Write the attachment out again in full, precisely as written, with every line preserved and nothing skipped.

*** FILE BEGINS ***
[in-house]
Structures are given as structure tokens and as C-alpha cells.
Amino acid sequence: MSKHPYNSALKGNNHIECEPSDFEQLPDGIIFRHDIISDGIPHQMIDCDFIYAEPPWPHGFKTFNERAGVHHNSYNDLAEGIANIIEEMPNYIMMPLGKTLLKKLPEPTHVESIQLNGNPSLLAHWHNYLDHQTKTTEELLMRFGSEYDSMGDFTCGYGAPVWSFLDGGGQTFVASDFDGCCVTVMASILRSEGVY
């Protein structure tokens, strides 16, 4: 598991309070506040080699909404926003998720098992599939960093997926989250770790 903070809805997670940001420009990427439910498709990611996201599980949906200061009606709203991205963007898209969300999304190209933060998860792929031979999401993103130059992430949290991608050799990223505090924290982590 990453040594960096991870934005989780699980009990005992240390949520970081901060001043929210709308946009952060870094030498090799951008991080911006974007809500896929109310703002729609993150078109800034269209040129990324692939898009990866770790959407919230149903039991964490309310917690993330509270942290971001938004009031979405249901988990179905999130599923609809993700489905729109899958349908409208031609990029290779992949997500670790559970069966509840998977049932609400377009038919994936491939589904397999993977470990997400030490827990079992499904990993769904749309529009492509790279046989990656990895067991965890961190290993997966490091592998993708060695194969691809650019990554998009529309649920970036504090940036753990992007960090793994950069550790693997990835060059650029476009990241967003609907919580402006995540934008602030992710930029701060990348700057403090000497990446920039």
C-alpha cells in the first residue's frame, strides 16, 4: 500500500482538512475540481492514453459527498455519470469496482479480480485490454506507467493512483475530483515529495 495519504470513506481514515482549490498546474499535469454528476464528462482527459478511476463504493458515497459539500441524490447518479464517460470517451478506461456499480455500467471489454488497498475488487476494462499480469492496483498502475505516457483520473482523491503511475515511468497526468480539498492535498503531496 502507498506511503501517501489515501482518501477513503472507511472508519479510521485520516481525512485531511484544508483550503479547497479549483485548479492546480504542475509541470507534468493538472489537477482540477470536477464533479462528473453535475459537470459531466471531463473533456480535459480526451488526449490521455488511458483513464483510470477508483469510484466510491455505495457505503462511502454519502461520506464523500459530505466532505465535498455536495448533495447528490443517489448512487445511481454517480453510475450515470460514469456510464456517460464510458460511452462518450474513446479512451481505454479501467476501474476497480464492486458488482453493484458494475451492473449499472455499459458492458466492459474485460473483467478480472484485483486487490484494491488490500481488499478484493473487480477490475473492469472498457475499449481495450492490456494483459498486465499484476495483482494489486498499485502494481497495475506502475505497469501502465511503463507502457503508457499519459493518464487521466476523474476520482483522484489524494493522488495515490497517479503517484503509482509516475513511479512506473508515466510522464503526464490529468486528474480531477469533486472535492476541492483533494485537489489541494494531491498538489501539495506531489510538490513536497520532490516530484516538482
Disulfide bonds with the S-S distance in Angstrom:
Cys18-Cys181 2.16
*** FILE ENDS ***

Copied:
[in-house]
Structures are given as structure tokens and as C-alpha cells.
Amino acid sequence: MSKHPYNSALKGNNHIECEPSDFEQLPDGIIFRHDIISDGIPHQMIDCDFIYAEPPWPHGFKTFNERAGVHHNSYNDLAEGIANIIEEMPNYIMMPLGKTLLKKLPEPTHVESIQLNGNPSLLAHWHNYLDHQTKTTEELLMRFGSEYDSMGDFTCGYGAPVWSFLDGGGQTFVASDFDGCCVTVMASILRSEGVY
């Protein structure tokens, strides 16, 4: 598991309070506040080699909404926003998720098992599939960093997926989250770790 903070809805997670940001420009990427439910498709990611996201599980949906200061009606709203991205963007898209969300999304190209933060998860792929031979999401993103130059992430949290991608050799990223505090924290982590 990453040594960096991870934005989780699980009990005992240390949520970081901060001043929210709308946009952060870094030498090799951008991080911006974007809500896929109310703002729609993150078109800034269209040129990324692939898009990866770790959407919230149903039991964490309310917690993330509270942290971001938004009031979405249901988990179905999130599923609809993700489905729109899958349908409208031609990029290779992949997500670790559970069966509840998977049932609400377009038919994936491939589904397999993977470990997400030490827990079992499904990993769904749309529009492509790279046989990656990895067991965890961190290993997966490091592998993708060695194969691809650019990554998009529309649920970036504090940036753990992007960090793994950069550790693997990835060059650029476009990241967003609907919580402006995540934008602030992710930029701060990348700057403090000497990446920039």
C-alpha cells in the first residue's frame, strides 16, 4: 500500500482538512475540481492514453459527498455519470469496482479480480485490454506507467493512483475530483515529495 495519504470513506481514515482549490498546474499535469454528476464528462482527459478511476463504493458515497459539500441524490447518479464517460470517451478506461456499480455500467471489454488497498475488487476494462499480469492496483498502475505516457483520473482523491503511475515511468497526468480539498492535498503531496 502507498506511503501517501489515501482518501477513503472507511472508519479510521485520516481525512485531511484544508483550503479547497479549483485548479492546480504542475509541470507534468493538472489537477482540477470536477464533479462528473453535475459537470459531466471531463473533456480535459480526451488526449490521455488511458483513464483510470477508483469510484466510491455505495457505503462511502454519502461520506464523500459530505466532505465535498455536495448533495447528490443517489448512487445511481454517480453510475450515470460514469456510464456517460464510458460511452462518450474513446479512451481505454479501467476501474476497480464492486458488482453493484458494475451492473449499472455499459458492458466492459474485460473483467478480472484485483486487490484494491488490500481488499478484493473487480477490475473492469472498457475499449481495450492490456494483459498486465499484476495483482494489486498499485502494481497495475506502475505497469501502465511503463507502457503508457499519459493518464487521466476523474476520482483522484489524494493522488495515490497517479503517484503509482509516475513511479512506473508515466510522464503526464490529468486528474480531477469533486472535492476541492483533494485537489489541494494531491498538489501539495506531489510538490513536497520532490516530484516538482
Disulfide bonds with the S-S distance in Angstrom:
Cys18-Cys181 2.16